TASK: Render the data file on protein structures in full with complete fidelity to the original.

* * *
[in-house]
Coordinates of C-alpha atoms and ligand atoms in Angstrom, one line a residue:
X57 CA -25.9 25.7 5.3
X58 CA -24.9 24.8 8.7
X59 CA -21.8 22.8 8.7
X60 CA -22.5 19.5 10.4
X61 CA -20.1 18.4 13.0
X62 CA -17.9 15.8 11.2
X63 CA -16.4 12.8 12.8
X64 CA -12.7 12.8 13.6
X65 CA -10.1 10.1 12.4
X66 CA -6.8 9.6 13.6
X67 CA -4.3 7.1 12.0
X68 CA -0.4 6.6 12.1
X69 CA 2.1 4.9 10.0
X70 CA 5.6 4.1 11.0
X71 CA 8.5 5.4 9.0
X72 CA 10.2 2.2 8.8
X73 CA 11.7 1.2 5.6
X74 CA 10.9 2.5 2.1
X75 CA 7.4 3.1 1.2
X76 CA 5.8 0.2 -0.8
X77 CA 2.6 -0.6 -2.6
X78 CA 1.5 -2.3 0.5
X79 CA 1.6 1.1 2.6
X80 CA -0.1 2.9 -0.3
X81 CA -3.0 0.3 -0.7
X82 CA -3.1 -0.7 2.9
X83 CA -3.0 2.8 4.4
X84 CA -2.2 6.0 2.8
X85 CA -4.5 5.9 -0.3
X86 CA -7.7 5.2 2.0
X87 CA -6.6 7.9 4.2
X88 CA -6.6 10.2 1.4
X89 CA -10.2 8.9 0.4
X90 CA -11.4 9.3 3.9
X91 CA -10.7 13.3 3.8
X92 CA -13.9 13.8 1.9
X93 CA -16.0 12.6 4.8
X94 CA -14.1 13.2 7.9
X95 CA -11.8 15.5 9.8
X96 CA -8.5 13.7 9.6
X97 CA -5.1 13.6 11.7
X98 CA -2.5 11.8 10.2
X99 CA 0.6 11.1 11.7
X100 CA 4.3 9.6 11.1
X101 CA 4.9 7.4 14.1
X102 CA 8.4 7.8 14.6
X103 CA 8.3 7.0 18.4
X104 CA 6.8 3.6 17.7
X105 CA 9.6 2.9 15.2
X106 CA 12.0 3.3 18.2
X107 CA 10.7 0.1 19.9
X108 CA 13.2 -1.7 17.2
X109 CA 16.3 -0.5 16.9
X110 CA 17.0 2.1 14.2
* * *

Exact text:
[in-house]
Coordinates of C-alpha atoms and ligand atoms in Angstrom, one line a residue:
X57 CA -25.9 25.7 5.3
X58 CA -24.9 24.8 8.7
X59 CA -21.8 22.8 8.7
X60 CA -22.5 19.5 10.4
X61 CA -20.1 18.4 13.0
X62 CA -17.9 15.8 11.2
X63 CA -16.4 12.8 12.8
X64 CA -12.7 12.8 13.6
X65 CA -10.1 10.1 12.4
X66 CA -6.8 9.6 13.6
X67 CA -4.3 7.1 12.0
X68 CA -0.4 6.6 12.1
X69 CA 2.1 4.9 10.0
X70 CA 5.6 4.1 11.0
X71 CA 8.5 5.4 9.0
X72 CA 10.2 2.2 8.8
X73 CA 11.7 1.2 5.6
X74 CA 10.9 2.5 2.1
X75 CA 7.4 3.1 1.2
X76 CA 5.8 0.2 -0.8
X77 CA 2.6 -0.6 -2.6
X78 CA 1.5 -2.3 0.5
X79 CA 1.6 1.1 2.6
X80 CA -0.1 2.9 -0.3
X81 CA -3.0 0.3 -0.7
X82 CA -3.1 -0.7 2.9
X83 CA -3.0 2.8 4.4
X84 CA -2.2 6.0 2.8
X85 CA -4.5 5.9 -0.3
X86 CA -7.7 5.2 2.0
X87 CA -6.6 7.9 4.2
X88 CA -6.6 10.2 1.4
X89 CA -10.2 8.9 0.4
X90 CA -11.4 9.3 3.9
X91 CA -10.7 13.3 3.8
X92 CA -13.9 13.8 1.9
X93 CA -16.0 12.6 4.8
X94 CA -14.1 13.2 7.9
X95 CA -11.8 15.5 9.8
X96 CA -8.5 13.7 9.6
X97 CA -5.1 13.6 11.7
X98 CA -2.5 11.8 10.2
X99 CA 0.6 11.1 11.7
X100 CA 4.3 9.6 11.1
X101 CA 4.9 7.4 14.1
X102 CA 8.4 7.8 14.6
X103 CA 8.3 7.0 18.4
X104 CA 6.8 3.6 17.7
X105 CA 9.6 2.9 15.2
X106 CA 12.0 3.3 18.2
X107 CA 10.7 0.1 19.9
X108 CA 13.2 -1.7 17.2
X109 CA 16.3 -0.5 16.9
X110 CA 17.0 2.1 14.2